Legal troubles don’t seem to die down for Facebook and the company finds itself further embroiled in user data misuse scandal. The legal dispute between Facebook and the app developer Six4Three has now come cross-roads with an ongoing British enquiry into the social-media giant’s privacy practices.
This has resulted in a strange twist — the British parliament has seized internal documents of the company; this is said to be an important move in the run-up to a high-stakes hearing set to take place this week. Damian Collins, chairman of U.K. House of Commons’ digital culture and sport committee, compelled Ted Kramer, founder, Six4Three, to hand over the documents using a rare parliamentary power in London recently.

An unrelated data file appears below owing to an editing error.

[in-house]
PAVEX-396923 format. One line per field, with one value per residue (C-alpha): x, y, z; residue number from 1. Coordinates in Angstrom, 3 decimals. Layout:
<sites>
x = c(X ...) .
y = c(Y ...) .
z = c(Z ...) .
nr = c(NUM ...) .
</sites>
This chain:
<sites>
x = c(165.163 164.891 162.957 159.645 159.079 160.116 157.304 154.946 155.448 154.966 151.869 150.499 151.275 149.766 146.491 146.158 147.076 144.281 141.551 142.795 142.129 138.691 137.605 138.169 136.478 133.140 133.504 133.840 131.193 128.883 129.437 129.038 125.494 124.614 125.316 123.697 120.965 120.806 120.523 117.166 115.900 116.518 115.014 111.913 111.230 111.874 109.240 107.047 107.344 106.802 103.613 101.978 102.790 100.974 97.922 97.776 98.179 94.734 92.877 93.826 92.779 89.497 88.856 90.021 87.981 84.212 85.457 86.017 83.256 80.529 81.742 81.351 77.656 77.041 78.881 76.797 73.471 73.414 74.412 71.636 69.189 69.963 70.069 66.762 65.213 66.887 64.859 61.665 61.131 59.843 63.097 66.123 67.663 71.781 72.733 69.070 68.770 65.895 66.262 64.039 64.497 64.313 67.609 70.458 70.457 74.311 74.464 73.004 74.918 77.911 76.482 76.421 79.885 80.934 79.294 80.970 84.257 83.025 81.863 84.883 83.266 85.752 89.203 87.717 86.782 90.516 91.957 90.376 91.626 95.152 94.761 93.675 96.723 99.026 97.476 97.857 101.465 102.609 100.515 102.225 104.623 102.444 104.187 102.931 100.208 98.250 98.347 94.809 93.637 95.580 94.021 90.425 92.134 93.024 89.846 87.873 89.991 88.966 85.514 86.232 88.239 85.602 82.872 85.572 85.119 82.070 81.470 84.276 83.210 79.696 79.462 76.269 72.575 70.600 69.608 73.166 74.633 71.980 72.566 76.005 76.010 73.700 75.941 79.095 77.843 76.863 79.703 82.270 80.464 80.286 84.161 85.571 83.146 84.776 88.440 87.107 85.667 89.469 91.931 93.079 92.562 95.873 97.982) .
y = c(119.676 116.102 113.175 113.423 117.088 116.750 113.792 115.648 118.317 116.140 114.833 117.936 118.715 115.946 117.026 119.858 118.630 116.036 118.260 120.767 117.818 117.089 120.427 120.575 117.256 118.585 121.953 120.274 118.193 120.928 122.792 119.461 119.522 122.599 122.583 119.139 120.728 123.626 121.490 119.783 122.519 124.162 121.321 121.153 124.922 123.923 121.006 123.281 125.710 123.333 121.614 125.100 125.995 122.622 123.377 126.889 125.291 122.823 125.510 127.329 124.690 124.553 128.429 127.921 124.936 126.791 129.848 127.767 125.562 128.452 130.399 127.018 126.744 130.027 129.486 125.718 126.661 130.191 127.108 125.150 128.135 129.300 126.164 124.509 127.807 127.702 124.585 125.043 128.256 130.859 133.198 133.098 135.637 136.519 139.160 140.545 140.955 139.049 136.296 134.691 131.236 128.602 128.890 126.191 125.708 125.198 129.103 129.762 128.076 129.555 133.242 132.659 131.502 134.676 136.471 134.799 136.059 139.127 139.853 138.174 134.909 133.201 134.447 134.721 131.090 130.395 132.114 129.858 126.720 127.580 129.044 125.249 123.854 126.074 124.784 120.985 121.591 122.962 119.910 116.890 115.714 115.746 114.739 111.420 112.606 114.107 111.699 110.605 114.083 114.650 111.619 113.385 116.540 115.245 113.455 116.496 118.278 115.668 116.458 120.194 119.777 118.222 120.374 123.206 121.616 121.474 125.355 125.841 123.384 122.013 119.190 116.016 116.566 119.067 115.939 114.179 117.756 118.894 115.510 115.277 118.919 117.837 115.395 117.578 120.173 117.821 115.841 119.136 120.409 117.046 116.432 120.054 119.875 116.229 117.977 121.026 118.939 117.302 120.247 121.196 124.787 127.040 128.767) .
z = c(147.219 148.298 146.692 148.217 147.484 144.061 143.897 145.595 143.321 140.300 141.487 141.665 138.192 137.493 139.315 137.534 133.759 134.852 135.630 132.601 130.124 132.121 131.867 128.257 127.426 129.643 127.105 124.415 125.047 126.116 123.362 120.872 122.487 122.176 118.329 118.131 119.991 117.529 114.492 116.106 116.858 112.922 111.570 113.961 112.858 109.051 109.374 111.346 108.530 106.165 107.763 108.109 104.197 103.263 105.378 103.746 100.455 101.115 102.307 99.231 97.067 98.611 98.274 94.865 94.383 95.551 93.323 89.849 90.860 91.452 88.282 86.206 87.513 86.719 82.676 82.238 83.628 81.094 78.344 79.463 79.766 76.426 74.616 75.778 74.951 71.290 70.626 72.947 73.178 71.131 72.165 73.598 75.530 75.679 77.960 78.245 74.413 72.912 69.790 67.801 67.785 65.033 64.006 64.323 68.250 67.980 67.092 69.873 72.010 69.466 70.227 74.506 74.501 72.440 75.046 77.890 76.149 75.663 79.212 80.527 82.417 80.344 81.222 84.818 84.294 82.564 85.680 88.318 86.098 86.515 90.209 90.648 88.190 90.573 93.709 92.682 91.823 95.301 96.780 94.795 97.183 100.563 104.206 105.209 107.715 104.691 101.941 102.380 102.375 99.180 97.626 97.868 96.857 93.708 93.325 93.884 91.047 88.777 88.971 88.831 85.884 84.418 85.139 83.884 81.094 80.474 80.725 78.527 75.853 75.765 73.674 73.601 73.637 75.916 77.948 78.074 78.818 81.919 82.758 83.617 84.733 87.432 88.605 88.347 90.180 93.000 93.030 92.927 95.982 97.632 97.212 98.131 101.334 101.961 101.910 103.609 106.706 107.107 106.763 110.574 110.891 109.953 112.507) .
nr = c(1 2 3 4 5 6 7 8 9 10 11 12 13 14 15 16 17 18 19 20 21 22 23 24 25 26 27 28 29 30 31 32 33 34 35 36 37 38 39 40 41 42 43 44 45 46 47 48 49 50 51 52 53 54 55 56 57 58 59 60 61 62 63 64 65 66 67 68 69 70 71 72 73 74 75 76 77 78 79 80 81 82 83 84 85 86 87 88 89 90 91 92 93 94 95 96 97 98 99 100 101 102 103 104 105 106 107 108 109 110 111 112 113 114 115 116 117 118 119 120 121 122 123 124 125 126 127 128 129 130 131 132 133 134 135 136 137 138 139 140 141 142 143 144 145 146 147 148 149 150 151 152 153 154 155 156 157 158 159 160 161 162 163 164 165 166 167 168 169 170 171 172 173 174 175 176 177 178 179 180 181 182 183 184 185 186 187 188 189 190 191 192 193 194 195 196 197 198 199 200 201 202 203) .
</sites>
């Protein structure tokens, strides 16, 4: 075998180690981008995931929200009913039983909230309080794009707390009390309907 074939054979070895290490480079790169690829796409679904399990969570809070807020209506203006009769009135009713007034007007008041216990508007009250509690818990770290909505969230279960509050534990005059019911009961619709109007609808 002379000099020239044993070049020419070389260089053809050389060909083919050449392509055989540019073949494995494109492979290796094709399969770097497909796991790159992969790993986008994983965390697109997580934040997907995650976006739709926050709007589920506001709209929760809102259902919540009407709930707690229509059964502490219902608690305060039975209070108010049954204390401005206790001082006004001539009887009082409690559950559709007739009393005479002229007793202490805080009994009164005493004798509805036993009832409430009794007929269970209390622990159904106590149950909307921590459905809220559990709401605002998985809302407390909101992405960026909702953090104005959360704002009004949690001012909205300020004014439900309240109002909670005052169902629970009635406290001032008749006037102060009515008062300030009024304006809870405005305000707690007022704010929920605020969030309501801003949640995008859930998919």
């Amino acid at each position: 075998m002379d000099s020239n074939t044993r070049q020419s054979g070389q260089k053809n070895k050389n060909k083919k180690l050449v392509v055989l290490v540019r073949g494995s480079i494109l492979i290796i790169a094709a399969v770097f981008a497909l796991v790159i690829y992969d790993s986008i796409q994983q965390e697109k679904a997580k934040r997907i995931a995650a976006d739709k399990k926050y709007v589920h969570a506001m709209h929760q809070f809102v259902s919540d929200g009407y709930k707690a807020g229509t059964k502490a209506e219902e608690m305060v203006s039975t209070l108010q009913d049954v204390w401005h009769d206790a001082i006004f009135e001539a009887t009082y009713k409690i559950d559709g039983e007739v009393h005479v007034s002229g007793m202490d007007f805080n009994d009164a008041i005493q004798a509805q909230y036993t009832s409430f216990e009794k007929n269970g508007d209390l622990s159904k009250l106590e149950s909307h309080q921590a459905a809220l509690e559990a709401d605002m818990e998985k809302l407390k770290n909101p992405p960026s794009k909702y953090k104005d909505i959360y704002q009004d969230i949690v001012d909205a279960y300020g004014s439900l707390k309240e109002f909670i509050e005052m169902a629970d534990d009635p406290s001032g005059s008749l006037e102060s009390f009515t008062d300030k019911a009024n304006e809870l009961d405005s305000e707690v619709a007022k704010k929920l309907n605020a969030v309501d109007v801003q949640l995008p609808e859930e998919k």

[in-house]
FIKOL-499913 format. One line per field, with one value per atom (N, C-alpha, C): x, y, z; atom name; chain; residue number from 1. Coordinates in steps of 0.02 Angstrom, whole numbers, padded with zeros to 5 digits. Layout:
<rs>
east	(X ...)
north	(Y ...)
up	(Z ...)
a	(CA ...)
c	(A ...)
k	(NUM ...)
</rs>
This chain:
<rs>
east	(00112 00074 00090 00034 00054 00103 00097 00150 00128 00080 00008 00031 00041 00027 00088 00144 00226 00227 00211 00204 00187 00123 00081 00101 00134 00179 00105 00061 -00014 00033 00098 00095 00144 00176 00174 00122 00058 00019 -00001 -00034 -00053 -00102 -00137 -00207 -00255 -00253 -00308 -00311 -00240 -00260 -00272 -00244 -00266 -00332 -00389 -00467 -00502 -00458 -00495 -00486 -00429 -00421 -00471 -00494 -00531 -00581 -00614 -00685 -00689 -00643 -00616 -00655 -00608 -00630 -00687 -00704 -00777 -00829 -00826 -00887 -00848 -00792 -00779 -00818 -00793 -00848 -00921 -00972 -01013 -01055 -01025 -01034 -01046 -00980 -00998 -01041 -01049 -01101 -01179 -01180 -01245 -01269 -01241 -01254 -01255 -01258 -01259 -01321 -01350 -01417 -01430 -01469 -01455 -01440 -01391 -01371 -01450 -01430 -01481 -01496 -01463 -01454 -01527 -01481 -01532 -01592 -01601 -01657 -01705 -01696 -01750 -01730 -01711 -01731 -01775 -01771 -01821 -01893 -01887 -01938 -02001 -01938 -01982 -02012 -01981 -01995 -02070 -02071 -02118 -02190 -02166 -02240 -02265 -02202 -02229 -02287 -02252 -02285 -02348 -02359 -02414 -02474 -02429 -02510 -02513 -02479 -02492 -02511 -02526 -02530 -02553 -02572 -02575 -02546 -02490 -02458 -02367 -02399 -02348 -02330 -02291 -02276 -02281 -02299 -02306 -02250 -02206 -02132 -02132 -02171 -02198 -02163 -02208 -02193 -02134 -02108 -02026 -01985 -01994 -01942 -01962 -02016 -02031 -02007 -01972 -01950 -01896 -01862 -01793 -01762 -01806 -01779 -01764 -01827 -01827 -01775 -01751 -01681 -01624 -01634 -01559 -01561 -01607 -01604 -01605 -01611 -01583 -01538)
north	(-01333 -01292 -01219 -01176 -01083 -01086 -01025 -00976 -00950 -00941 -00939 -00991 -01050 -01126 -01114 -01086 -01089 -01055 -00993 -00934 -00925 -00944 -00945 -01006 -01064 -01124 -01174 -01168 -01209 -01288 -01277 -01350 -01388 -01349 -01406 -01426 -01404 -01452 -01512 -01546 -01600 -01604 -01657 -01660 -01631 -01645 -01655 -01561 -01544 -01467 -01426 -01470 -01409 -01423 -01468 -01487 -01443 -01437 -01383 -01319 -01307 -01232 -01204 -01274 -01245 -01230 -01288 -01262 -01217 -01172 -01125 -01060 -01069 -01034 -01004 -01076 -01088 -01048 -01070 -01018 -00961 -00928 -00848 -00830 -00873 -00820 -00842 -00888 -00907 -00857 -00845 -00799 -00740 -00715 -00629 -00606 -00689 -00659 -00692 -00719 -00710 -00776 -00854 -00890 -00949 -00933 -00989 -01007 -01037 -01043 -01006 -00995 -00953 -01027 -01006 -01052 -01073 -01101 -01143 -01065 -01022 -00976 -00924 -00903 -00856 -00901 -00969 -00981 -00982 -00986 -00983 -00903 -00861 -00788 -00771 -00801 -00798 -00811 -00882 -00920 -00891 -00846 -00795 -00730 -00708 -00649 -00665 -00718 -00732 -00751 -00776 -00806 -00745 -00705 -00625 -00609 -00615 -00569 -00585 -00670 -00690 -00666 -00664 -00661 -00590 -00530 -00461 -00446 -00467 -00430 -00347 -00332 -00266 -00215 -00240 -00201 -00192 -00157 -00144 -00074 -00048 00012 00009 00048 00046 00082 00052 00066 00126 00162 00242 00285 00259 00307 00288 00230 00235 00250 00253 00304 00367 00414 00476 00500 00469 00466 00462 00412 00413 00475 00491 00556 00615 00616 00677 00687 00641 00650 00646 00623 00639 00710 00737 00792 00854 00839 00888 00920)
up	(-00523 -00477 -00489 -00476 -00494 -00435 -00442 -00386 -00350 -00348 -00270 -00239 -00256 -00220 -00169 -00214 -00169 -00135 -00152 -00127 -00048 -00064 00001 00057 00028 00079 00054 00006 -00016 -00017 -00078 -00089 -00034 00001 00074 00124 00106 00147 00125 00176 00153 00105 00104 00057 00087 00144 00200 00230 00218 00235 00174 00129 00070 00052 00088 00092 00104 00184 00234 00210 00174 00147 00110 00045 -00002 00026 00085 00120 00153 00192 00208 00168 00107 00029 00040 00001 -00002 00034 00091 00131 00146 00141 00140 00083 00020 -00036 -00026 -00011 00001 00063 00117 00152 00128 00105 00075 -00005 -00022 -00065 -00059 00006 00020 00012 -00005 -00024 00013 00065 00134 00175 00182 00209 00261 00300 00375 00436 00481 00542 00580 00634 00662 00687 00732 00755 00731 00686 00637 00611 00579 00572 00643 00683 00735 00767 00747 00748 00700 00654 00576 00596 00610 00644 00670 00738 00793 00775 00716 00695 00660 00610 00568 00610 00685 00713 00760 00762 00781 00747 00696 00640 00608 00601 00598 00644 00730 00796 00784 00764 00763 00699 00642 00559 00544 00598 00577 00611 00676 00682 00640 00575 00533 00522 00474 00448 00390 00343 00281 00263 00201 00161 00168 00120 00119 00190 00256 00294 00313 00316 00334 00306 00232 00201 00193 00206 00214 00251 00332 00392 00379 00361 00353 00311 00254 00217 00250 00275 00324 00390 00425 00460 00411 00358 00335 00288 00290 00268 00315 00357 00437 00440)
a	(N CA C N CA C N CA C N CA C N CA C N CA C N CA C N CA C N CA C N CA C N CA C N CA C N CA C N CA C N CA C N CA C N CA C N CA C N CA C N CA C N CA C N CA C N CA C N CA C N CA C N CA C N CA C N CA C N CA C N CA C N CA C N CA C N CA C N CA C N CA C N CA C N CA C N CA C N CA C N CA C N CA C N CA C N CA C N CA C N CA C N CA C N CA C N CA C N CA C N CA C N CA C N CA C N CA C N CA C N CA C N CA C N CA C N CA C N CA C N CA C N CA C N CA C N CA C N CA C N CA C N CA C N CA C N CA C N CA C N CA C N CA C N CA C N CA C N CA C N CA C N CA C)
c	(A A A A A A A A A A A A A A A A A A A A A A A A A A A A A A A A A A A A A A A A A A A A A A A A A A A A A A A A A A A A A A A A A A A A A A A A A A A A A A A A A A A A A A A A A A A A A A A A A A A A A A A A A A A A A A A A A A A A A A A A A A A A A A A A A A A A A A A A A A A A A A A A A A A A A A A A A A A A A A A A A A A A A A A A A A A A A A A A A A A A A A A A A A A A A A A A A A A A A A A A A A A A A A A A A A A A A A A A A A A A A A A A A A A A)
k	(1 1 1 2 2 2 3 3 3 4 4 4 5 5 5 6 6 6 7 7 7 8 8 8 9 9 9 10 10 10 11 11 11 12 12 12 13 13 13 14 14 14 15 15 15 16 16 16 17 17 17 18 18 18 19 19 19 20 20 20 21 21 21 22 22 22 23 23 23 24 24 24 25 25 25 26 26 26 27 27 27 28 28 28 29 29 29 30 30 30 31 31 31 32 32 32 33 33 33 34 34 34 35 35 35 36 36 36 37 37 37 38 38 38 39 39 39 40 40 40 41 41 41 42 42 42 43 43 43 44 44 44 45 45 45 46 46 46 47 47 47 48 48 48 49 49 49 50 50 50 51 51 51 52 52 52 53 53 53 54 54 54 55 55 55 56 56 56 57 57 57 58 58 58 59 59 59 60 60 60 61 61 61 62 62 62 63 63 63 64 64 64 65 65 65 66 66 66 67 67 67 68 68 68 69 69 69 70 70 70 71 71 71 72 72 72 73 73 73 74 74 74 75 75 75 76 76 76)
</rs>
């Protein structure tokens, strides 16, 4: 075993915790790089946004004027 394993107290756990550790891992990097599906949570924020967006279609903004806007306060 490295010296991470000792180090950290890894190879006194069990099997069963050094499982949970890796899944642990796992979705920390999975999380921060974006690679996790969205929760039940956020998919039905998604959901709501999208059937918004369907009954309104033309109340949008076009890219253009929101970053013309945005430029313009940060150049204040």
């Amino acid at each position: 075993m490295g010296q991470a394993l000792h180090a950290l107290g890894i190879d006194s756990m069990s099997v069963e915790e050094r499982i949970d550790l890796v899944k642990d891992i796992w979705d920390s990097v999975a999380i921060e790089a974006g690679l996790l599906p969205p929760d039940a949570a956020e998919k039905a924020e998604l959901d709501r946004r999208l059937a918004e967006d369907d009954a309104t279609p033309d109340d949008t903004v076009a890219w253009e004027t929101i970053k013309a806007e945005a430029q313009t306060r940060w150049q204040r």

What’s in the files?
Reportedly, the files contain confidential emailed correspondence regarding Facebook’s privacy and data controls that led to the Cambridge Analytica scandal earlier this year. The material is likely to have emails between Mark Zuckerberg and other senior execs at Facebook. The hearing is set to happen on Tuesday in London. It is set to be attended by the company’s vice president of policy solutions, Richard Allen, and political officials from Latvia, Canada, Ireland, and Singapore.
How is Six4Three involved in this scandal?
Six4Three is a now-defunct app development company, which developed an app called Pikinis. The app let people pay to automatically find swimsuit photos of friends or new people on Facebook. The iPhone app was shut down in 2015 after Facebook brought changes in its user data sharing policies with third-party app developers. Six4Three argues that the social media giant used anti-competitive means to drive developers away. Facebook denies that it ever traded data of its users for anything.